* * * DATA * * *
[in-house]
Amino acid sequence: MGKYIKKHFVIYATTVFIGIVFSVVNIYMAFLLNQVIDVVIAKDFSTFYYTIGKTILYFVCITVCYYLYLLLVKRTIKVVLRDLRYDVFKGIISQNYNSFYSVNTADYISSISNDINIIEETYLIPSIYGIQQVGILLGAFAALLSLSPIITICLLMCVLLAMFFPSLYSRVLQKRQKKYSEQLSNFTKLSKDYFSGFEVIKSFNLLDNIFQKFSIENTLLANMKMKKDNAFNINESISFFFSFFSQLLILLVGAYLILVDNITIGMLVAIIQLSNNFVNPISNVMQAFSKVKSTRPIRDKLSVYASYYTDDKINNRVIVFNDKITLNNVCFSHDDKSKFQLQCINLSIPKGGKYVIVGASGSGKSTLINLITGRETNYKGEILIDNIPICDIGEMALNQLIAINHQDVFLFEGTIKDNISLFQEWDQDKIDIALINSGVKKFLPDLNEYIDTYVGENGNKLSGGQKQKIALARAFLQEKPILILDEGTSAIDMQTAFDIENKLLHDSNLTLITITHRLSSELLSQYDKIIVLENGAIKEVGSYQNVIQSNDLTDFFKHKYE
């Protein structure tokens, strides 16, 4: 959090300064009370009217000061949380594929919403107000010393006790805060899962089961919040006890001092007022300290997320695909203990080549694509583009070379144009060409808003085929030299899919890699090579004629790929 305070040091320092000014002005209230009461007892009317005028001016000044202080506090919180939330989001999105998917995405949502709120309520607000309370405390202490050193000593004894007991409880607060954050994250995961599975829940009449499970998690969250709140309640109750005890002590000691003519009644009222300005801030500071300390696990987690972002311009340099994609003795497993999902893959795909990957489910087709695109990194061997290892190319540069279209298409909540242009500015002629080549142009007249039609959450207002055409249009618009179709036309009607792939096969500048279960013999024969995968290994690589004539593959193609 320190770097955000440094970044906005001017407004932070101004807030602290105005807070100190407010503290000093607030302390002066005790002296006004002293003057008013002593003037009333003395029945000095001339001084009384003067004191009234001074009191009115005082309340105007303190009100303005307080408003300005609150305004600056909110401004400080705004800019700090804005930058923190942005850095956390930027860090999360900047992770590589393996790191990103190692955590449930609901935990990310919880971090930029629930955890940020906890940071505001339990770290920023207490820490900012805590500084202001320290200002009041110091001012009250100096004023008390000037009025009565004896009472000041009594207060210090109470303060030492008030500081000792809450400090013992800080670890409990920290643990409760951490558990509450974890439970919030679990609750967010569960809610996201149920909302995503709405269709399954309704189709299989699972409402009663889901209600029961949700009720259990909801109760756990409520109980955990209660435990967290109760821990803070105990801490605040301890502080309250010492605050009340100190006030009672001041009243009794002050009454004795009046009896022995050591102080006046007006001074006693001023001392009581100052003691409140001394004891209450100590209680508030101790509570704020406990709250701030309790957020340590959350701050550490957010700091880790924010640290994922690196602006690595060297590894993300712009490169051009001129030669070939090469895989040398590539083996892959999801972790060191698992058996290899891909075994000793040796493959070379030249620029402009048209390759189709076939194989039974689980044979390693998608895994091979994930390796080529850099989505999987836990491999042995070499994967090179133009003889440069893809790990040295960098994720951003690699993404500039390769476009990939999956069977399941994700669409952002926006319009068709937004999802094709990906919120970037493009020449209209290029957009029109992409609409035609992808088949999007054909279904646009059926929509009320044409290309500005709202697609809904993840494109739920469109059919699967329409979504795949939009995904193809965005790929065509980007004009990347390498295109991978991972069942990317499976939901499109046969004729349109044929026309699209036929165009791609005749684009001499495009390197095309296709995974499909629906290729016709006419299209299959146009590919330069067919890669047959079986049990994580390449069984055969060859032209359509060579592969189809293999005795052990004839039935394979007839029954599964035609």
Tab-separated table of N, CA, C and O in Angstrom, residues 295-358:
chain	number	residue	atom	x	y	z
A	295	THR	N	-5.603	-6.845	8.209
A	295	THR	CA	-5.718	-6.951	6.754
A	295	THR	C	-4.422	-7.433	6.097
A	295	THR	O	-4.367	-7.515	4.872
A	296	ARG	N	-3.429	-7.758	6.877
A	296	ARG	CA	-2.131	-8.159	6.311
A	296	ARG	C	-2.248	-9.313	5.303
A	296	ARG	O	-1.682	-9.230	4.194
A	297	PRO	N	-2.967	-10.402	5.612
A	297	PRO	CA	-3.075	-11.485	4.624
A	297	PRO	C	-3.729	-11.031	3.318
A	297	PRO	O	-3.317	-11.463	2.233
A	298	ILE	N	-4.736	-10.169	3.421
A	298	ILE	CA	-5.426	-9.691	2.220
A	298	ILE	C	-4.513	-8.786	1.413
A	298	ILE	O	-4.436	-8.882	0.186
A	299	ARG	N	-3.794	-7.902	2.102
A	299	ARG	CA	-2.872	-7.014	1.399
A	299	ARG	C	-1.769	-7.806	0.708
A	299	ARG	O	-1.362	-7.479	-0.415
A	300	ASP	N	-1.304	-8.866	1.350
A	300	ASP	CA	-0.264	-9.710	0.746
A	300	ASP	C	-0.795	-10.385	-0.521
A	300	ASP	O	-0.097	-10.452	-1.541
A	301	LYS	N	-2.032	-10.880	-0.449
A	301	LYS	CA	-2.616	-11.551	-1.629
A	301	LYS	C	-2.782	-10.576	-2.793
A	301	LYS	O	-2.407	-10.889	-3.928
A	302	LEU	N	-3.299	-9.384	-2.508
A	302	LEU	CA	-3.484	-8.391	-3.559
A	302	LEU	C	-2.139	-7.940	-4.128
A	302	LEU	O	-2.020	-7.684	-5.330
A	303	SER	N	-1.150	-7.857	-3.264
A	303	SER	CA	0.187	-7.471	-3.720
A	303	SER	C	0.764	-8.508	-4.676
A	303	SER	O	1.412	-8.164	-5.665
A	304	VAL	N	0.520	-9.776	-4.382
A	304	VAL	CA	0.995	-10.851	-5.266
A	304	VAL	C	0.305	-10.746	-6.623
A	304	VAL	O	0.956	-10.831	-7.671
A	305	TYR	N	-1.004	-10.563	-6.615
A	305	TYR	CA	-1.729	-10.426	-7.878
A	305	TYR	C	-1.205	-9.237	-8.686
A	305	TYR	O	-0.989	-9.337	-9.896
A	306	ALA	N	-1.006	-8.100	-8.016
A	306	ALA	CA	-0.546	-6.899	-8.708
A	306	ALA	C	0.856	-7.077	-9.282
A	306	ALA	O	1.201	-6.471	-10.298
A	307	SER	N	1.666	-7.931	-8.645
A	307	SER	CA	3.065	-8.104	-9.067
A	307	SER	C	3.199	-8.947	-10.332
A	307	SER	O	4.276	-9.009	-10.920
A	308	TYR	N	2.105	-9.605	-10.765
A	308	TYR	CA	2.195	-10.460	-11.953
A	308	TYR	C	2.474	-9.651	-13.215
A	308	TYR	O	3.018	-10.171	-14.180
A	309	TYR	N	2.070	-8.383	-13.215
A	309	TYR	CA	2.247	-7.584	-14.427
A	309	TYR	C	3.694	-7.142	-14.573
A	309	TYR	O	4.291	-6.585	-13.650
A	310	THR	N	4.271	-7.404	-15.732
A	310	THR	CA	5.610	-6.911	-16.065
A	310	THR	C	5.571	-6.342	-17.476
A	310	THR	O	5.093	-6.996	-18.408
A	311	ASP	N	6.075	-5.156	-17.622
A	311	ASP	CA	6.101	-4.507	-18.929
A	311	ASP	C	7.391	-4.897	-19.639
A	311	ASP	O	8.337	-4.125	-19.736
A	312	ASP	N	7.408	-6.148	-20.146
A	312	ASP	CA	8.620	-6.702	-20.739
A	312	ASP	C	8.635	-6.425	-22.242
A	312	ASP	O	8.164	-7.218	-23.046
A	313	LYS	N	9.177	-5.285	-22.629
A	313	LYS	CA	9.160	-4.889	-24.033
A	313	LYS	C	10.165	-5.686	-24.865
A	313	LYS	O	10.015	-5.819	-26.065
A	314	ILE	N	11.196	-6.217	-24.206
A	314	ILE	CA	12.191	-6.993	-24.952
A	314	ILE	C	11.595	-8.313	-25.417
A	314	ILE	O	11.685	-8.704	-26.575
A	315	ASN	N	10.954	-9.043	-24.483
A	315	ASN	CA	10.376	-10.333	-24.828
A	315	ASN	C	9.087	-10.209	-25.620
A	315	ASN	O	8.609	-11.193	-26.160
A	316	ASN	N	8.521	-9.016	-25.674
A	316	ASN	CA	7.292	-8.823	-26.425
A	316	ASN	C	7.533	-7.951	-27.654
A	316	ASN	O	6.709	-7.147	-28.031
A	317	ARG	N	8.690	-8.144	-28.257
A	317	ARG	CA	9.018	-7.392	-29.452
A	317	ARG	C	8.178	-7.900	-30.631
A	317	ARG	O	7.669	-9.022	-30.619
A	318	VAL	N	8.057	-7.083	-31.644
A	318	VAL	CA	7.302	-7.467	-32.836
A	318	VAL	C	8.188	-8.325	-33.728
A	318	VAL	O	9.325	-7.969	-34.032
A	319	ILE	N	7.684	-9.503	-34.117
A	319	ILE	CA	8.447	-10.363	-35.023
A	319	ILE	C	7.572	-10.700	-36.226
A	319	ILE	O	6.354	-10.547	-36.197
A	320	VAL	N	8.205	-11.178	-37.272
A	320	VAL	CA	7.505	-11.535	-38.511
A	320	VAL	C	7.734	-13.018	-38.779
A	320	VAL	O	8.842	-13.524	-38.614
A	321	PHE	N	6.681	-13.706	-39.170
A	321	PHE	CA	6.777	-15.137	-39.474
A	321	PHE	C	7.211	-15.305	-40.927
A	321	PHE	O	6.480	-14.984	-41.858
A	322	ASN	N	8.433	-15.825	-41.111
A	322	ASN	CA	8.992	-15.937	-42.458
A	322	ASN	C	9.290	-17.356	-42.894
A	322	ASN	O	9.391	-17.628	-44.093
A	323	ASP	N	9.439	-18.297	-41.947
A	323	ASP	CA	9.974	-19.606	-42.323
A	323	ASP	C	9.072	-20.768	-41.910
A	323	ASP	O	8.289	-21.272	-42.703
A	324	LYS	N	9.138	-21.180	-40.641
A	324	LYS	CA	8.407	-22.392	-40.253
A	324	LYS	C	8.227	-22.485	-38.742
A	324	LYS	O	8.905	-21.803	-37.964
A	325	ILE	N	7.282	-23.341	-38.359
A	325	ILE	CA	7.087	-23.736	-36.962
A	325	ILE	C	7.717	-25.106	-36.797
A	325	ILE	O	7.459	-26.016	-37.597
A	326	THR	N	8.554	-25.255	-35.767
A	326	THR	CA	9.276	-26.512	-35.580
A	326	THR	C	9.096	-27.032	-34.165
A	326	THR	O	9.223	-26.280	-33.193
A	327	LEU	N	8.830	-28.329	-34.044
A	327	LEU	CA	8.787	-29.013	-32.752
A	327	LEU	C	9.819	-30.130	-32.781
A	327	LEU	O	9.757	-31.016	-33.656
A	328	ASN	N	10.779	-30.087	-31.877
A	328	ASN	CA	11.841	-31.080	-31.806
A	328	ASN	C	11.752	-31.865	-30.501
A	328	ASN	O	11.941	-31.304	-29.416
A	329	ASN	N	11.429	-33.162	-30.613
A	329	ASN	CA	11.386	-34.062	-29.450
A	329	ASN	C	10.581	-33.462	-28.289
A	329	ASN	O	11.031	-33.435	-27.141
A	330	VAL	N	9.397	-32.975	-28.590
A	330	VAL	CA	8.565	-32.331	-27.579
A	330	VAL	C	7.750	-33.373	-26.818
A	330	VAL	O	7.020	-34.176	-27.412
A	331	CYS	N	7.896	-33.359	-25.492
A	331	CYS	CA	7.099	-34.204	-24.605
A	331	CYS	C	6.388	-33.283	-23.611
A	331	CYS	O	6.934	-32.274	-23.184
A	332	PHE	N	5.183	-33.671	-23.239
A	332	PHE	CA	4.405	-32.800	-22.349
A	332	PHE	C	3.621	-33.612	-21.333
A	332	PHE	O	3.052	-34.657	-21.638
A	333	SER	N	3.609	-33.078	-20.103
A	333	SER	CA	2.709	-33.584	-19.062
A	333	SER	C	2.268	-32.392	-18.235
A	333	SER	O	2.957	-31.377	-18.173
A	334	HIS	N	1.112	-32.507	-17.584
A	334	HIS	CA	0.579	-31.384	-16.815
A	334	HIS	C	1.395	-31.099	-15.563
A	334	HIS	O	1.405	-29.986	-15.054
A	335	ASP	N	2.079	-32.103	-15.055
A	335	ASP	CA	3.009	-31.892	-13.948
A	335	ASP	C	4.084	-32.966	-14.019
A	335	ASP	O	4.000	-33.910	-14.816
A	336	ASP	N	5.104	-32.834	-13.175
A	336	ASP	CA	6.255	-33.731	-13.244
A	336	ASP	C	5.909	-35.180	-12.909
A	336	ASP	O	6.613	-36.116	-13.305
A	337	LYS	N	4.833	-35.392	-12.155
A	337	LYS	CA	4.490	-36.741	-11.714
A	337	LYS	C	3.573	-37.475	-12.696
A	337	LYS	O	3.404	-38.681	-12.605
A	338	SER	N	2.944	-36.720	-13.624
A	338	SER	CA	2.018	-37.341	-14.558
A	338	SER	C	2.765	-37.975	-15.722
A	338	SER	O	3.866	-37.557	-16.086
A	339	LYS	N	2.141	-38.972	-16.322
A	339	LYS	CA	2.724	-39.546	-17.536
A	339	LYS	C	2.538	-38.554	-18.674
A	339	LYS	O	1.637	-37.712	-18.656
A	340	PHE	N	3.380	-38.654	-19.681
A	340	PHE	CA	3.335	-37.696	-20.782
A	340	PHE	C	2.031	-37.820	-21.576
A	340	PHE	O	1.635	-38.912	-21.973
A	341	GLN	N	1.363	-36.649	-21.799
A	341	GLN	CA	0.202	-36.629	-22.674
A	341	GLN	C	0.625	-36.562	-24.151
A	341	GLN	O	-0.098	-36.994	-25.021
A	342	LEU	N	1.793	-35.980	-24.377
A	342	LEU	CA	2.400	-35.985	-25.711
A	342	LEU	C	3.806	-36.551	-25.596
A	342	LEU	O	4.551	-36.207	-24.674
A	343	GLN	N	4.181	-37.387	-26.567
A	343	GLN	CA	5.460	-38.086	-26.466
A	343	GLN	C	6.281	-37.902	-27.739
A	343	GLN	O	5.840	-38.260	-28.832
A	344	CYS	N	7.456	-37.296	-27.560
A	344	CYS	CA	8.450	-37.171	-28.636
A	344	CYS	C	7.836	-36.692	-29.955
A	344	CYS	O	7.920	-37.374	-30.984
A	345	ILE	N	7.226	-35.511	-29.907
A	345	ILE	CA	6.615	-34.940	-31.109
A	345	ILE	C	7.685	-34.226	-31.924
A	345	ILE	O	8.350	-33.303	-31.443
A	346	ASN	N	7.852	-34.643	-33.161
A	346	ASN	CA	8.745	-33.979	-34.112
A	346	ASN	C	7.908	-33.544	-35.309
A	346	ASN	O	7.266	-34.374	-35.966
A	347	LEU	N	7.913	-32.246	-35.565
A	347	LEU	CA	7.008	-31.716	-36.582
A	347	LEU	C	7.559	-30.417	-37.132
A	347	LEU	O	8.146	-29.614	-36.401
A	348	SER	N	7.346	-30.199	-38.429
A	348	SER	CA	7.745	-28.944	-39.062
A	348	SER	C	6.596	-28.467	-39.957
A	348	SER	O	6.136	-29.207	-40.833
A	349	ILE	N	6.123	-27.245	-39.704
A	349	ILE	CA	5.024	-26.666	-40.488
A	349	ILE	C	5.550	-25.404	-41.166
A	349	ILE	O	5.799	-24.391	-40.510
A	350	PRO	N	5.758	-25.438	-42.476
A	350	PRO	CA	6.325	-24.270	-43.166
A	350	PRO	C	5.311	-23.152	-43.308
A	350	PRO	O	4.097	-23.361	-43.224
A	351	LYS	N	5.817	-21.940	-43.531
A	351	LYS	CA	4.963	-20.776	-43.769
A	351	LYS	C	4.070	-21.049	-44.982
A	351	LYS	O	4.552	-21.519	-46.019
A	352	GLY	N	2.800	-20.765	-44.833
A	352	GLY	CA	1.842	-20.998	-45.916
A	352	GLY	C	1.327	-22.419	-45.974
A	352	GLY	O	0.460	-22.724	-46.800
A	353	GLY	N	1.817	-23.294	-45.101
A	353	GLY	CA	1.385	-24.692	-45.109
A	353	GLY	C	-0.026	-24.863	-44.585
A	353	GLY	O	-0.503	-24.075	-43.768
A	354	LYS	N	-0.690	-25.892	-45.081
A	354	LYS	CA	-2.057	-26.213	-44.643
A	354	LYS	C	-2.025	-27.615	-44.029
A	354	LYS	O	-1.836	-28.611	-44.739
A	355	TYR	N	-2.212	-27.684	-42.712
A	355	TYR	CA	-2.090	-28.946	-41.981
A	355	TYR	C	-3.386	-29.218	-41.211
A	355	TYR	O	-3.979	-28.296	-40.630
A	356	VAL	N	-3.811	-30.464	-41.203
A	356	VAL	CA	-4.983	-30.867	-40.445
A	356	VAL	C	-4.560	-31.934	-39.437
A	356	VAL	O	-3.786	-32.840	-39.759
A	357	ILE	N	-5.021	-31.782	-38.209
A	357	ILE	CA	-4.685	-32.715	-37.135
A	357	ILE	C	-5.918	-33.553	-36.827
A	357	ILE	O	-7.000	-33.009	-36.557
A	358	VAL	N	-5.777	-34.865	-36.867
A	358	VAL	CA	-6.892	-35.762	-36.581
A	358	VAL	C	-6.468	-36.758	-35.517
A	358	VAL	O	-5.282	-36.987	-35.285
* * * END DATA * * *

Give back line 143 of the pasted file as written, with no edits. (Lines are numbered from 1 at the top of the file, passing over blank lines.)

A	329	ASN	CA	11.386	-34.062	-29.450